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How To Enrol If You Are Māori

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Contributor:
elections.org.nz
elections.org.nz

As a New Zealand Māori, or a descendant of a New Zealand Māori, you have the choice of enrolling to vote at parliamentary elections on a Māori roll or a General roll.


Why is my choice important?

Your choice is important as it determines the type of electorate member of parliament who represents you and for which you get to vote. It also helps decide, at the time of a Māori Electoral Option exercise, the number of Māori electorates there will be in parliament. The more Māori enrolled on the Māori roll can mean more Māori electorates. Conversely, the more Māori enrolled on the general roll can mean fewer Māori electorates.

What is the background to the Māori seats in Parliament?

Four Māori seats were established by the 1867 New Zealand parliament to give Māori a direct say in parliament. Before 1867 there were "General" seats. Today, there are three different kinds of members of parliament (MPs):

  • General electorate MPs - you vote for these based on where you live. Everyone enrolled on the general roll, including Māori registered on the general roll, can vote for them.
  • Māori electorate MP's - again, you vote for these based on where you live, however only Māori registered on the Māori roll can vote for these MPs.
  • List or party MP's - all enrolled electors vote for these MPs using their party vote.

When do I choose which roll to go on?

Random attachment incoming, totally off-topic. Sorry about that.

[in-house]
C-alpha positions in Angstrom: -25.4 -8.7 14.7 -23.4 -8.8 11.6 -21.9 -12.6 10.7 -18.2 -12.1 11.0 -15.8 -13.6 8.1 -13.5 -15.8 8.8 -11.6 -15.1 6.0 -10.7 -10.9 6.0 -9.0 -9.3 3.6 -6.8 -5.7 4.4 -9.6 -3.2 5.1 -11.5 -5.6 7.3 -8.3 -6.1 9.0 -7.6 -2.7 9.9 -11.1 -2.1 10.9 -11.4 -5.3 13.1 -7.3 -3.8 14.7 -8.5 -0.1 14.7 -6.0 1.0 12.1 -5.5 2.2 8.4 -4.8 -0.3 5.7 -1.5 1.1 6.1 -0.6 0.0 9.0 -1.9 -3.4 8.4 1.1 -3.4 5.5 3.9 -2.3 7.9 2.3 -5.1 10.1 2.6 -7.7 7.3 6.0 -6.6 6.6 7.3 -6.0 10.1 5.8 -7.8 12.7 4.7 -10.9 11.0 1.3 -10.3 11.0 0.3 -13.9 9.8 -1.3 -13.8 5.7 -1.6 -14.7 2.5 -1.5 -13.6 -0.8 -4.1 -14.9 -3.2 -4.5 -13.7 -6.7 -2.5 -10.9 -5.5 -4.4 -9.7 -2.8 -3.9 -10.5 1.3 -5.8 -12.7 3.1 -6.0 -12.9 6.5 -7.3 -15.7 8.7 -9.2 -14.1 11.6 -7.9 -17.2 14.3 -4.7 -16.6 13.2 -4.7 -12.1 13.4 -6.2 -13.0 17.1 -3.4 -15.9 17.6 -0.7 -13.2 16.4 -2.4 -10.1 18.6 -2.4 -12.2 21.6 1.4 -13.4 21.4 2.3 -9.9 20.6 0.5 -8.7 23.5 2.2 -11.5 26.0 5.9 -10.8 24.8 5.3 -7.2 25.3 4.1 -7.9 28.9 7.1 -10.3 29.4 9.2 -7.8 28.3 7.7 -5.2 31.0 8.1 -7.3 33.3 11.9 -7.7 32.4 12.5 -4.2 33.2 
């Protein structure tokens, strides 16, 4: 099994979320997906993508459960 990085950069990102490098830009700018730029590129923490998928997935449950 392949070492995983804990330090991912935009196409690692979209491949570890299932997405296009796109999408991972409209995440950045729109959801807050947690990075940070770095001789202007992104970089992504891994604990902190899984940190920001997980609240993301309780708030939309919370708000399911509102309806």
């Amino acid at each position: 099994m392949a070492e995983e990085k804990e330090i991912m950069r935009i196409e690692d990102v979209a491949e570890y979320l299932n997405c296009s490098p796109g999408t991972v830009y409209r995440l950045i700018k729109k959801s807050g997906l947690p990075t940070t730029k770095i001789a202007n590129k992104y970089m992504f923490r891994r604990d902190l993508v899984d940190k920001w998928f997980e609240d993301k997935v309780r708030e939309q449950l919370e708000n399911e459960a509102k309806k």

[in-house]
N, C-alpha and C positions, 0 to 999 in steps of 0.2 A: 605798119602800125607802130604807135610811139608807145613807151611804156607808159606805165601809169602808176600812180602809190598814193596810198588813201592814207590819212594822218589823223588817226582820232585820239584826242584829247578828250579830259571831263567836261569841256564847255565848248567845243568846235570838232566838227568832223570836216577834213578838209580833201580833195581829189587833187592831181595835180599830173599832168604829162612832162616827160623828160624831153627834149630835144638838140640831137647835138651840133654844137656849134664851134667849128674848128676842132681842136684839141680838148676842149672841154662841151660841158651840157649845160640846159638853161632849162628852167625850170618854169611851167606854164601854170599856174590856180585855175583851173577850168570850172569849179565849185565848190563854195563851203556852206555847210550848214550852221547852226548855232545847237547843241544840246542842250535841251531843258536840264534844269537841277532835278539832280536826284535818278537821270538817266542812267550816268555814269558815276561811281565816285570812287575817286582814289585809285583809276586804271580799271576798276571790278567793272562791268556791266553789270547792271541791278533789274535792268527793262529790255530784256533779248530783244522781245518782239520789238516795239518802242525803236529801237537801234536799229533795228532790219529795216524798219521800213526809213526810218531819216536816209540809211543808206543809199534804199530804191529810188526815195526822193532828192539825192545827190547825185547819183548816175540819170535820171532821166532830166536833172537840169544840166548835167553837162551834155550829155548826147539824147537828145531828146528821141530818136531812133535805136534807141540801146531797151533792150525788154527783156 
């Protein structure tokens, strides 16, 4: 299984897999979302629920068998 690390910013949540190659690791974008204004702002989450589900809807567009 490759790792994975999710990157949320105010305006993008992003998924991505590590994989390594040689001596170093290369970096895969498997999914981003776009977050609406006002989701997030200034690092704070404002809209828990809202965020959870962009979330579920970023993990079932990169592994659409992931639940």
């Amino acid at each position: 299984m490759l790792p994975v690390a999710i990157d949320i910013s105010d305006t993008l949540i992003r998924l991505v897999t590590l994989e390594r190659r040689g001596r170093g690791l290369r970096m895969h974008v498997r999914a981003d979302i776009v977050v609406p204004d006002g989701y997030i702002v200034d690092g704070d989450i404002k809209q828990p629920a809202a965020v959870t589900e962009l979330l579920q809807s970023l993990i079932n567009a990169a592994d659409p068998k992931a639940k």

If you are enrolling for the first time you can choose which type of roll to go on by signing the appropriate panel on the enrolment form. Once you have made your choice you cannot change until the next Māori Electoral Option exercise.


What is the Māori Electoral Option exercise?

Every five years, a Māori Electoral Option exercise form is sent to everyone on the electoral rolls who have said they are of New Zealand Māori descent. This form is used to choose whether you want to be on the Māori roll or the General roll.

Why should I take part in the Māori Electoral Option exercise?

Taking part in the Option means you get to have a direct say about which electoral roll you want to vote on - the Māori roll or the general roll. You also help set the number of Māori and general electorates. The more Māori enrolled on the Māori roll can mean more Māori electorates. Conversely, the more Māori enrolled on the general roll can mean fewer Māori electorates. It is in your interest to take part in this process so that you are represented the way you want.

How do I take part in the Māori Electoral Option exercise?

If you say you are a New Zealand Māori or a descendant of a New Zealand Māori when you first enrol, a Māori Electoral Option form will be sent to you in the mail. This form allows you to change the type of roll you are on (either from Māori to General or General to Māori). The form will be sent to the most recent address we have for you so it is important that if you change address you let the registrar of electors know.

How does my choice affect my vote on polling day?

Your choice of the type of roll you want to be on decides whether you will vote in a Māori electorate or a general electorate for your electorate vote at a general election or by-election. Your choice does not affect your party vote, because all New Zealanders choose between the same parties for their party vote, whether they are on the Māori roll or the general roll. Your party vote is for the political party you want to be most represented in parliament.
I am a Pacific Islands Polynesian. Can I be on the Māori roll?

No. It is only for New Zealand Māori and descendents of New Zealand Māori. Cook Islands Māori and other Pacific Islanders who are qualified to enrol must go on the General roll.

Source: elections.org.nz

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